• Additional reference layers should be added to the iD Editor where possible - In some cases, reference layers could be helpful to guide both mappers and validators in locating features to be mapped beyond aerial imagery. For example, while the FRA needed tunnels mapped as ways, a point layer dataset of known tunnels was available. This is a reference layer that could be added to iD Editor to assist mappers and validators. In future pilots, reference layers will be added as available to aid the workflow. 

  • Sources of higher resolution public domain imagery are needed - Imagery quality was a consistent challenge for both mappers and validators. In addition to reviewing available alternatives from USGS, we will also look into additional sources of high-resolution public domain imagery for future projects, such as from state agencies and partnering with imagery companies. 

  • Training materials should be consolidated and available on the OpenStreetMap US Tasking Manager - For the pilot, training materials and feedback surveys were hosted on, new users were directed to to sign up for accounts, and tasks were hosted on the OpenStreetMap US Tasking Manager. This meant that users needed to jump between multiple websites even for the simplest steps. With the pre-existing “Learn” page on the Tasking Manager and account sign-up built into TM version 4, there may not be any reason for participants to bounce between different websites. In the next phase, we will test the integration of training material directly on the OpenStreetMap US Tasking Manager site, particularly within the “Learn” section.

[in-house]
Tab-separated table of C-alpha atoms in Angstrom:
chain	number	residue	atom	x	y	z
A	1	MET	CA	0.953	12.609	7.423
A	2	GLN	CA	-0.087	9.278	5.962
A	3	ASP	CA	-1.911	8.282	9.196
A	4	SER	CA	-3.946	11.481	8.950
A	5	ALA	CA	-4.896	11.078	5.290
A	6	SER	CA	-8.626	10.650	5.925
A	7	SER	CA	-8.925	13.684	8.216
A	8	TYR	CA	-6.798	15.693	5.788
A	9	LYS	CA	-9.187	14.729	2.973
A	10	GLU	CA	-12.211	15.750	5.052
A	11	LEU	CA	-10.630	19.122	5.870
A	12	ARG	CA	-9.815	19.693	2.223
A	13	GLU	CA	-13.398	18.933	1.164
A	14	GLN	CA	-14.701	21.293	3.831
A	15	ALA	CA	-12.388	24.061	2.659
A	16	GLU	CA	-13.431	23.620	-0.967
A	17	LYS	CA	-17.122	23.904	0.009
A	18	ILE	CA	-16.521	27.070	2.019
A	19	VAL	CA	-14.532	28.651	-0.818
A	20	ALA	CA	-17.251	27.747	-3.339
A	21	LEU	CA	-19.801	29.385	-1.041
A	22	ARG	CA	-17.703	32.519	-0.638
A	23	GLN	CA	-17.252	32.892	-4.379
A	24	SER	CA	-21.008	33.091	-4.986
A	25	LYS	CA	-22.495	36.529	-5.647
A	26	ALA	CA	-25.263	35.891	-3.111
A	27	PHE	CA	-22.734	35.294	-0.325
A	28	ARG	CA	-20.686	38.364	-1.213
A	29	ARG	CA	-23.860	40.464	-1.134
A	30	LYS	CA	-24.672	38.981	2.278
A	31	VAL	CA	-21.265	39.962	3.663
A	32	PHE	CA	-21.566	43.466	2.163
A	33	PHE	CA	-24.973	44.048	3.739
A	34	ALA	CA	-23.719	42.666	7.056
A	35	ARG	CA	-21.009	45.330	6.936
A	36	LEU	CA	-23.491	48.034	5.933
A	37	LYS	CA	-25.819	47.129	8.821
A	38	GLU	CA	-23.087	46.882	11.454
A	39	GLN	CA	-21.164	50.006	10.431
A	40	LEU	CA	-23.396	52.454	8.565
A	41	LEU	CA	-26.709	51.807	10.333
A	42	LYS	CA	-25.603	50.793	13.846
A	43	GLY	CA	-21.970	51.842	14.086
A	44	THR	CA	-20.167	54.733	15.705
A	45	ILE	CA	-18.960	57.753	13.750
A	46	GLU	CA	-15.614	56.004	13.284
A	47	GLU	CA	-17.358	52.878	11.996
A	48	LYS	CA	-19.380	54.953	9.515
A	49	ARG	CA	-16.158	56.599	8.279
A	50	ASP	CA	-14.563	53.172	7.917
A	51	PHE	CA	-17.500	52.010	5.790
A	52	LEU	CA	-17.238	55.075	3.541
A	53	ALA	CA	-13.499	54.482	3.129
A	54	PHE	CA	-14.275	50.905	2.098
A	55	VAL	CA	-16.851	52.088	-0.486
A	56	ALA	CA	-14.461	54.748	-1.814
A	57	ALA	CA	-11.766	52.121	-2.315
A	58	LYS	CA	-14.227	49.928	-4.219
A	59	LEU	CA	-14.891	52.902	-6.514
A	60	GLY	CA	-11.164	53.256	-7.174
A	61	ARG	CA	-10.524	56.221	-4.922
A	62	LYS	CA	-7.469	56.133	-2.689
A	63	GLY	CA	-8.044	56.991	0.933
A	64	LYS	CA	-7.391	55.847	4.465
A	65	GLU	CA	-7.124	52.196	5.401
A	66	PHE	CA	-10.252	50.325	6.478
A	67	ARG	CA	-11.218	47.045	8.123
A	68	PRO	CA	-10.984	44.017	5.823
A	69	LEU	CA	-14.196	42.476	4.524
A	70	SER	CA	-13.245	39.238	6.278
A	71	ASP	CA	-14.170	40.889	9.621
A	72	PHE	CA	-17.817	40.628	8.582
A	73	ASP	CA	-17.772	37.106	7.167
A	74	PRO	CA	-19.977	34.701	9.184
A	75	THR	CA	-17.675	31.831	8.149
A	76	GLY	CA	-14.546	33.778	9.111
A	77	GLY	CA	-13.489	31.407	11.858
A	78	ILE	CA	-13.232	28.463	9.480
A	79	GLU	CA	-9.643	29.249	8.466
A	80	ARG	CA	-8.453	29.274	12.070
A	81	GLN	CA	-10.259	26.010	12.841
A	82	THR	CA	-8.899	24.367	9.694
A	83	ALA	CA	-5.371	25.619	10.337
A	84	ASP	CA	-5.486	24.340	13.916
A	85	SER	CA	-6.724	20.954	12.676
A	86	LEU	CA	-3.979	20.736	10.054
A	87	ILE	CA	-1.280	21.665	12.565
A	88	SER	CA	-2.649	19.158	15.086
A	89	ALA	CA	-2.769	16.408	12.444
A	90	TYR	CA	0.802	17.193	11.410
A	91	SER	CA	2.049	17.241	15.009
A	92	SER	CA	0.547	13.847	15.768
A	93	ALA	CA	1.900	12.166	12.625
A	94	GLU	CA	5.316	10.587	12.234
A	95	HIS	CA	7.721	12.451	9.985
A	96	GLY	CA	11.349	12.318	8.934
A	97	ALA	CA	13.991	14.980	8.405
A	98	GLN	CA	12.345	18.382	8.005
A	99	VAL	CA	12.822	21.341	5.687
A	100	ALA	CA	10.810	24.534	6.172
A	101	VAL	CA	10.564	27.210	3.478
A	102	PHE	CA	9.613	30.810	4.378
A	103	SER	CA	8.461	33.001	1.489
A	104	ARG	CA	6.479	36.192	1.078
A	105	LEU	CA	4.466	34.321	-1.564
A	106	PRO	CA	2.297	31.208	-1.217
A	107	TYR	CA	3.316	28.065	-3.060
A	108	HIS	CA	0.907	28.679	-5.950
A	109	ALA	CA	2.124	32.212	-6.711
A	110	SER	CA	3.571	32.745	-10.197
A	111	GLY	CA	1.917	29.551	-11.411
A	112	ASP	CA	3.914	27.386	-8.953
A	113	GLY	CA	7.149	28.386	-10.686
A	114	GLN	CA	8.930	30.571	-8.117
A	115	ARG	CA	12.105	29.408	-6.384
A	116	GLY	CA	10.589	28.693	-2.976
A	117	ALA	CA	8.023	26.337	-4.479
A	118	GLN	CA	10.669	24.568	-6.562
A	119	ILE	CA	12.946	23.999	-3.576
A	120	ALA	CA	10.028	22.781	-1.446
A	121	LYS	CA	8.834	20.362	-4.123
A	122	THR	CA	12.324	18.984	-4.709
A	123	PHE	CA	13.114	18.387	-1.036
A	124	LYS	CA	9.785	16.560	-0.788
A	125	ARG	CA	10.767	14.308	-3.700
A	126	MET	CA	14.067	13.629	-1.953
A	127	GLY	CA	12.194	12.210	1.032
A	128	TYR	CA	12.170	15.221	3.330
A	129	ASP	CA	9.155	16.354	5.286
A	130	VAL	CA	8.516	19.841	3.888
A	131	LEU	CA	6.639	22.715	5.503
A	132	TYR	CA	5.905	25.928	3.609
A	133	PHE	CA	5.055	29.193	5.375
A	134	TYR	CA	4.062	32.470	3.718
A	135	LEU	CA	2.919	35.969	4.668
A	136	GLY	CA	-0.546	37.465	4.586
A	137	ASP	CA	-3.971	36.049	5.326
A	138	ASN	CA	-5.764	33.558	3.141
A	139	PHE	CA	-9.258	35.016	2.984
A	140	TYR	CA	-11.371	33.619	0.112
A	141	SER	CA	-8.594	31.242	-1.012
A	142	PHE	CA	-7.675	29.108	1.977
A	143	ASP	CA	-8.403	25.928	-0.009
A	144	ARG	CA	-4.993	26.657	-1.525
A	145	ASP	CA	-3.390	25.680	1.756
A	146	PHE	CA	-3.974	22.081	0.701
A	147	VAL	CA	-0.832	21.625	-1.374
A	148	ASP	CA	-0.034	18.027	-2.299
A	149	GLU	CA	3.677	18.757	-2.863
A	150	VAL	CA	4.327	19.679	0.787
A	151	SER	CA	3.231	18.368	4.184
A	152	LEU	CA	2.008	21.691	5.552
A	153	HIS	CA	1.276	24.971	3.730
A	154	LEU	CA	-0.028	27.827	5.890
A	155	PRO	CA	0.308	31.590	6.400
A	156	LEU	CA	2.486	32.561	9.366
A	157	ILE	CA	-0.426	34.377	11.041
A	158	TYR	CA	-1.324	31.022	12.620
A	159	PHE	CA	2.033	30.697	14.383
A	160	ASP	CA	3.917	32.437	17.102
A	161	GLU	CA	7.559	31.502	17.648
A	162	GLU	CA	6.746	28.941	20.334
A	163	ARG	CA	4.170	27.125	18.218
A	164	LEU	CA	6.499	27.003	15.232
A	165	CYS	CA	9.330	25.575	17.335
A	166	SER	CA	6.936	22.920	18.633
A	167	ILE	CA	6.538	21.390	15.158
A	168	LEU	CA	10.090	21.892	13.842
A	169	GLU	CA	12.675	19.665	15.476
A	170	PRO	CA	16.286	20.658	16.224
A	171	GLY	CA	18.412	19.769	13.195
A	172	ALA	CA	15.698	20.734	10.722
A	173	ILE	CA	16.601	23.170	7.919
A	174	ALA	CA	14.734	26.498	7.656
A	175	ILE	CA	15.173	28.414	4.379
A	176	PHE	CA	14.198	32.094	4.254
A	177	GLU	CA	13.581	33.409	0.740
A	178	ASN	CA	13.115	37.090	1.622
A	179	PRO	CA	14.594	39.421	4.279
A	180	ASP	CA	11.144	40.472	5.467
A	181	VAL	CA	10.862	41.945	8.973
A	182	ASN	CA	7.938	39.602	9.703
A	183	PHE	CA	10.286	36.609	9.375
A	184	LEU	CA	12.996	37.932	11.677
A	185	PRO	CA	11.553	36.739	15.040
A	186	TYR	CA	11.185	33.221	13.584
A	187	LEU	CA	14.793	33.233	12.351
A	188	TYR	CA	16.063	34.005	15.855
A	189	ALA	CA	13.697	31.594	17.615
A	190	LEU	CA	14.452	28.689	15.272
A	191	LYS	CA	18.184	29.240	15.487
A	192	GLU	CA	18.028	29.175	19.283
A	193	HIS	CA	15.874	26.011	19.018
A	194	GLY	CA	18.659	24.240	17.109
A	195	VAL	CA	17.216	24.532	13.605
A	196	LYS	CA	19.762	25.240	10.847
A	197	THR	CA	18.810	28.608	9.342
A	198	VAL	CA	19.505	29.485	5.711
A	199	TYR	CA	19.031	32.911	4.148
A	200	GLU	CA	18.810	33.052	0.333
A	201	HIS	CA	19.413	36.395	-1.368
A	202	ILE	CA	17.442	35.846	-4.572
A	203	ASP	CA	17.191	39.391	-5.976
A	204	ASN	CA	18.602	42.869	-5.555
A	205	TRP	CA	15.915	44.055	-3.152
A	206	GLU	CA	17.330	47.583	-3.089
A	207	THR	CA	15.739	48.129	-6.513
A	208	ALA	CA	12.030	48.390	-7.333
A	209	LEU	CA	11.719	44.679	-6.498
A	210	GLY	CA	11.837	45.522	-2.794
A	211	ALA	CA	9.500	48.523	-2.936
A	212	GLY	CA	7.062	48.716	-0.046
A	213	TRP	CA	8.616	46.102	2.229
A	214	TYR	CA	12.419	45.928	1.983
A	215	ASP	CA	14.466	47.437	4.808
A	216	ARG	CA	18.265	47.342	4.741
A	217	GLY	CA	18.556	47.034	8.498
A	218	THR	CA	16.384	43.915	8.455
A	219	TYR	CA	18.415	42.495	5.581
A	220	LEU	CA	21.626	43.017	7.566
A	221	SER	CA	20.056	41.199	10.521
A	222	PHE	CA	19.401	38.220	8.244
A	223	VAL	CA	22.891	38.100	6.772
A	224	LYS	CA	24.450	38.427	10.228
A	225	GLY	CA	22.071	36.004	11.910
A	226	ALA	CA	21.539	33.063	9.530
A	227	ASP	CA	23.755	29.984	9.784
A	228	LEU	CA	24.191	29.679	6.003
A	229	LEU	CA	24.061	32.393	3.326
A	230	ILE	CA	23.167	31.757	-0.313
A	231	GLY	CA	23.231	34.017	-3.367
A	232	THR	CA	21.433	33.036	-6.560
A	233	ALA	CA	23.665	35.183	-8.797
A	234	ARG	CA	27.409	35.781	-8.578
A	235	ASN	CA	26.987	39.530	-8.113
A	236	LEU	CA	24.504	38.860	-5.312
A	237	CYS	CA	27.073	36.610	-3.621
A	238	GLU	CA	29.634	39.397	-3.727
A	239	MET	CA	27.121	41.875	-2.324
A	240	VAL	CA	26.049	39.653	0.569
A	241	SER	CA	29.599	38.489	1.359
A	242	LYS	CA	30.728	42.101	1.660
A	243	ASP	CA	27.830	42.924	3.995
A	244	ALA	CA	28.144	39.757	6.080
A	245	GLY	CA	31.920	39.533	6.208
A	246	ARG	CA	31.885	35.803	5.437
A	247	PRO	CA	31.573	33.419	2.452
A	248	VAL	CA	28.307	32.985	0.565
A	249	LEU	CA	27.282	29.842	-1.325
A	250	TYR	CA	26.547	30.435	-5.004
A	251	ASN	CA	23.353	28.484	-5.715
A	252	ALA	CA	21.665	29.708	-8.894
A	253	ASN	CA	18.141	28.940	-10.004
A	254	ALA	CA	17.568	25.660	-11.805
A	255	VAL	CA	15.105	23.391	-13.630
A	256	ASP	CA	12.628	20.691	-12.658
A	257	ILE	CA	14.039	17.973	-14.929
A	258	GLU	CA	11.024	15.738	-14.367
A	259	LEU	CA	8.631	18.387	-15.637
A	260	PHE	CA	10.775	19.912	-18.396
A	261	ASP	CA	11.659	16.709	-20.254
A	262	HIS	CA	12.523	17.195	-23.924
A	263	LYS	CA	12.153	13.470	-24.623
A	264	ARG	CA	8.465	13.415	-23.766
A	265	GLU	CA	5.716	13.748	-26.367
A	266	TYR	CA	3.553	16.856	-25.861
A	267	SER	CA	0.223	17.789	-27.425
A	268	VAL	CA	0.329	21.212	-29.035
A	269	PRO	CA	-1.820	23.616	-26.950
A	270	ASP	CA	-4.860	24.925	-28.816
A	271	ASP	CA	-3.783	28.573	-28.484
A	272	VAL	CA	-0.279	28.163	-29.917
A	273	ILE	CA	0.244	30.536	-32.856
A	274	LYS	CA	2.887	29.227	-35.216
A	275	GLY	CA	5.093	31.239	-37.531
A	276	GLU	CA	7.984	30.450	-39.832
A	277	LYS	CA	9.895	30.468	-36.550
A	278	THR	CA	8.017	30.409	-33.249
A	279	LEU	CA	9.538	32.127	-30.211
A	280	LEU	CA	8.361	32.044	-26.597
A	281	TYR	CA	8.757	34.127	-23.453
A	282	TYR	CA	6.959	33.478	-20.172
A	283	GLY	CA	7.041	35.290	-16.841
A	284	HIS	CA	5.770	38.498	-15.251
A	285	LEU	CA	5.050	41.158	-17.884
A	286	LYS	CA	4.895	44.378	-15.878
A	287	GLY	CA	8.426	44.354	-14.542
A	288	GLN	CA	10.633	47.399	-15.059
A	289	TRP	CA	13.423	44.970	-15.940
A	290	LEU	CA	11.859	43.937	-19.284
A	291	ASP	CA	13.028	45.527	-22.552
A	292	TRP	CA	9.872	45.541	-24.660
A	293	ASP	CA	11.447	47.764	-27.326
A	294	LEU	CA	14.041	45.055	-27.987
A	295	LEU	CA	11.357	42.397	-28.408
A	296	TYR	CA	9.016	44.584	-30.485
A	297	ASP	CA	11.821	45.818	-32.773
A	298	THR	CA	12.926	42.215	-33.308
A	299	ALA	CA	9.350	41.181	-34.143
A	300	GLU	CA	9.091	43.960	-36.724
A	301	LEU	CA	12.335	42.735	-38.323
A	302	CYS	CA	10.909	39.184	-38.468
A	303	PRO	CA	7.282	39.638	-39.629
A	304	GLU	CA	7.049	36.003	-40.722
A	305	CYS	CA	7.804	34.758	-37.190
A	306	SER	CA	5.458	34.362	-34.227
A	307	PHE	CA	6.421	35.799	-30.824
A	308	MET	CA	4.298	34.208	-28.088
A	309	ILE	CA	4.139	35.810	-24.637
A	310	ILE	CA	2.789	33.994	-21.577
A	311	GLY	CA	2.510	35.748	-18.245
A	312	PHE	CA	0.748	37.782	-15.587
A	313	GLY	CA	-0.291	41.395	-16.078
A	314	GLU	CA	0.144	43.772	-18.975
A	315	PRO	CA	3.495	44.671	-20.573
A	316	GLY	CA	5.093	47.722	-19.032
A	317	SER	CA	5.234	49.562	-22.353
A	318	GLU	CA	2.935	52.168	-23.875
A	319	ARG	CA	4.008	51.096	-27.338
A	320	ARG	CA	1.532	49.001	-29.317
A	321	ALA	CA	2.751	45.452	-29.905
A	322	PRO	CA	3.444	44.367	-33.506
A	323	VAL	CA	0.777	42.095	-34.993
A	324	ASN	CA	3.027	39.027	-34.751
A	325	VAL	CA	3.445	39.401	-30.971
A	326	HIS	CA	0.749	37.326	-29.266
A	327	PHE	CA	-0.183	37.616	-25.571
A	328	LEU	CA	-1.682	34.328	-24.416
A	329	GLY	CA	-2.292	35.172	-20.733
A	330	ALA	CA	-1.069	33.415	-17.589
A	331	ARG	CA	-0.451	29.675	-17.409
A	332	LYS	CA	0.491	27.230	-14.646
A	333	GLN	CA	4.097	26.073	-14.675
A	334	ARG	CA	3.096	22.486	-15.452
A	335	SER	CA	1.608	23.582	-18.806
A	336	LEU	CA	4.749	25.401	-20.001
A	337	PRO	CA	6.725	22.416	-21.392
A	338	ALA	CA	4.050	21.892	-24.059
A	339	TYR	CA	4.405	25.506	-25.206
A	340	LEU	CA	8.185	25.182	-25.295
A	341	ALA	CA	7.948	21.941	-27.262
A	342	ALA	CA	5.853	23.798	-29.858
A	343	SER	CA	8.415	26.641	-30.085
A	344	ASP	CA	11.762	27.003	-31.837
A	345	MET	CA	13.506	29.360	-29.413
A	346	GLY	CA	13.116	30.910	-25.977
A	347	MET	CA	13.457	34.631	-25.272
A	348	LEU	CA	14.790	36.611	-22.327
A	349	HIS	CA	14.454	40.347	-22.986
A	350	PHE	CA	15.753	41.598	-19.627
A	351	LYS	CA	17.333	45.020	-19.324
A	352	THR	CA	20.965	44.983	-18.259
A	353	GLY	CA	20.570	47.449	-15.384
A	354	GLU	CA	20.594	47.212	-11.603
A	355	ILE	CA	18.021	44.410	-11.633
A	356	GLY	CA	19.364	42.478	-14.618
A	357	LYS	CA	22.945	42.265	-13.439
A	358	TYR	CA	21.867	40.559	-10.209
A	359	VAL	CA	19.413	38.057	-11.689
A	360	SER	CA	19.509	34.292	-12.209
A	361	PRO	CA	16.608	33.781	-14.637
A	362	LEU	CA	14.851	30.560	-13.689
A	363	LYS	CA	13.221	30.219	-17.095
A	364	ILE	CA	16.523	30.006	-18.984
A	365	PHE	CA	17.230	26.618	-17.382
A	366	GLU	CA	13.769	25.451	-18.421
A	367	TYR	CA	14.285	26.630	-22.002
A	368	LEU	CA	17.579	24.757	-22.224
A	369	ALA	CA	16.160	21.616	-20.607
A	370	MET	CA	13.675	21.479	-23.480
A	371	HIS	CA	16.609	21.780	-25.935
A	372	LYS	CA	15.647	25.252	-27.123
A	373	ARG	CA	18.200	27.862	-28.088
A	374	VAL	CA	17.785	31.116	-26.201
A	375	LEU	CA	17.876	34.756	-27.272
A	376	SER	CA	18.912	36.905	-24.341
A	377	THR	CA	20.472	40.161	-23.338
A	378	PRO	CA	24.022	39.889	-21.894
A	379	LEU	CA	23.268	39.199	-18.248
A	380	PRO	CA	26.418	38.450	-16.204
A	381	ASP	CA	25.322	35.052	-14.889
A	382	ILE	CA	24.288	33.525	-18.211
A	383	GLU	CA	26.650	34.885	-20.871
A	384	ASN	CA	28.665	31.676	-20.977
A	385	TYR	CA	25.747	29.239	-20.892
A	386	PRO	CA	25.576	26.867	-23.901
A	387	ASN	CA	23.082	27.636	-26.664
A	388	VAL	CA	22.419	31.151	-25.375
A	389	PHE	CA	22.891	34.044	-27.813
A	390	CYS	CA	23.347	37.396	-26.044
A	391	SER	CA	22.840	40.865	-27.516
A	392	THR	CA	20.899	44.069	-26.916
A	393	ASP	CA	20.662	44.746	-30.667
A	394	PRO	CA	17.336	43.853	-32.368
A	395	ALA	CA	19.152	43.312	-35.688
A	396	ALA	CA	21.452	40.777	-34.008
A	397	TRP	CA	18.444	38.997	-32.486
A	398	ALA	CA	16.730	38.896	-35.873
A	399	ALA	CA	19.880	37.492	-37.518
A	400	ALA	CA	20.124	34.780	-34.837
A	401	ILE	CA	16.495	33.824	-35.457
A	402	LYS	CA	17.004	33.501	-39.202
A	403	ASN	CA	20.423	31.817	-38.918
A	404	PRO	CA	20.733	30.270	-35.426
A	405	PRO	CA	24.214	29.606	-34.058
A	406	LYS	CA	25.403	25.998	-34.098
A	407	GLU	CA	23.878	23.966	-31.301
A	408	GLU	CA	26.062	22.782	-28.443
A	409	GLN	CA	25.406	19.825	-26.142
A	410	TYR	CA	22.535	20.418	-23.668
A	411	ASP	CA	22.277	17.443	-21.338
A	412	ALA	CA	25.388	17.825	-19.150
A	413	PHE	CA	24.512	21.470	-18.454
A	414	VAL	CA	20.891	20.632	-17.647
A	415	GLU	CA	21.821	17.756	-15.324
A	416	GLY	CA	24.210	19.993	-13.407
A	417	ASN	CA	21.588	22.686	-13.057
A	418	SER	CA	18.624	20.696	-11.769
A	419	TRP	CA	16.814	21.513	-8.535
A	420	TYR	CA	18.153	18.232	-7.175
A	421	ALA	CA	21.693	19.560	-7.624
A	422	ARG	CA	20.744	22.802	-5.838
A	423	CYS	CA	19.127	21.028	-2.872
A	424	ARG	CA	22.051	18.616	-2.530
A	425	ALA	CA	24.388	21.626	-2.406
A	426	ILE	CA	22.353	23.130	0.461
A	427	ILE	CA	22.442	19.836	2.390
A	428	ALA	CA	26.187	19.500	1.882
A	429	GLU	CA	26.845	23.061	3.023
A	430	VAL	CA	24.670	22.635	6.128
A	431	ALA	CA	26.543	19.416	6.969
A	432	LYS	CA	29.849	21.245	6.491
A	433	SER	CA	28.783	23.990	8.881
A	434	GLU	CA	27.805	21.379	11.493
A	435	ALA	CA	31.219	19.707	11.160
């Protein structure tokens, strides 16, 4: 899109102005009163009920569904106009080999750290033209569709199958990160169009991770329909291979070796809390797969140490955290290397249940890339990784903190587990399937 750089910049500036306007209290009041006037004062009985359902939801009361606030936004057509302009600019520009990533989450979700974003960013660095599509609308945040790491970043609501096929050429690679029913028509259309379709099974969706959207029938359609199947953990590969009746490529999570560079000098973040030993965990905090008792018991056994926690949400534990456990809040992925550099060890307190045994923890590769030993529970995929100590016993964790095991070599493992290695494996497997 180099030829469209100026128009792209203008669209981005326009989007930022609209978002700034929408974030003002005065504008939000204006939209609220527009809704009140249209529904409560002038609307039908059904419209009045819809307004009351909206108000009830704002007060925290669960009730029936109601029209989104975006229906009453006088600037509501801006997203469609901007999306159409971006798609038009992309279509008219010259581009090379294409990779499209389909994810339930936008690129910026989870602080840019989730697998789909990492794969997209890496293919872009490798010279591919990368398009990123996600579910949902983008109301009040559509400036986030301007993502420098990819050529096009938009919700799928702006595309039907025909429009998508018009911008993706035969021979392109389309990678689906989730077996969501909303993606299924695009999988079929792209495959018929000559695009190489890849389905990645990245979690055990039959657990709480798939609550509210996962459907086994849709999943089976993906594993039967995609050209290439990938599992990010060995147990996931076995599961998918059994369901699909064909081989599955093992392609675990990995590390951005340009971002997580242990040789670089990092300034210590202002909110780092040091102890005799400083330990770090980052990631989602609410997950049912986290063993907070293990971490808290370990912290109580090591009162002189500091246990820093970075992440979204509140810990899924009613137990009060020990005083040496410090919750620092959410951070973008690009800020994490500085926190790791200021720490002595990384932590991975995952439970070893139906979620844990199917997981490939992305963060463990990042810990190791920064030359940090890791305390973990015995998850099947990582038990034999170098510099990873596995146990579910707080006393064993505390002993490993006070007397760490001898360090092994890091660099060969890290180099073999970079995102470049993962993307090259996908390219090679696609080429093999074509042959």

• Training material should be separated for different audiences -  All mappers were provided with the same guidance regardless if they were new or longstanding contributors. As a result, guidance in some cases could be sparse for new users and overdone for experienced mappers. Going forward, we will also work to create separate learning “journeys” based on different audiences. This will allow experienced OpenStreetMap contributors to dive directly into Public Domain Map projects while providing an opportunity for new users to gain basic OpenStreetMap skills first.

  • The Tasking Manager workflow enables an authoritative review - Advances in the Tasking Manager workflow enabled federal representatives to be assigned as validators for Phase 1. In future phases, federal representatives may pilot setting minimum validator requirements to support an expedited validation process .

Looking Ahead

The completion of the pilot marks the end of Phase 1, focused on developing and testing the initial workflow/tool prototype for Public Domain Map. Once key takeaways and recommendations from the first pilot are incorporated, Phase 2 will begin. This phase will include scaling user testing with additional partners and data types with the improved workflow for mapping and validation, while the OpenStreetMap conflation workflow is scoped. We’ll also be looking for more mappers, validators and even developers to join the project. Stay tuned!

And thank you to the pilot participants!

Over 20 volunteers from The National Map Corps and the OpenStreetMap US community contributed time and feedback to this first pilot. We’re incredibly grateful for their support in helping us build this solution.

More info

Public Domain Map

Public Domain Map is a bridge database that lets organizations crowdsource authoritative map data in cases where OpenStreetMap isn’t an option. Mappers can address public data gaps while producing high quality data that is format- and license-compatible with OSM.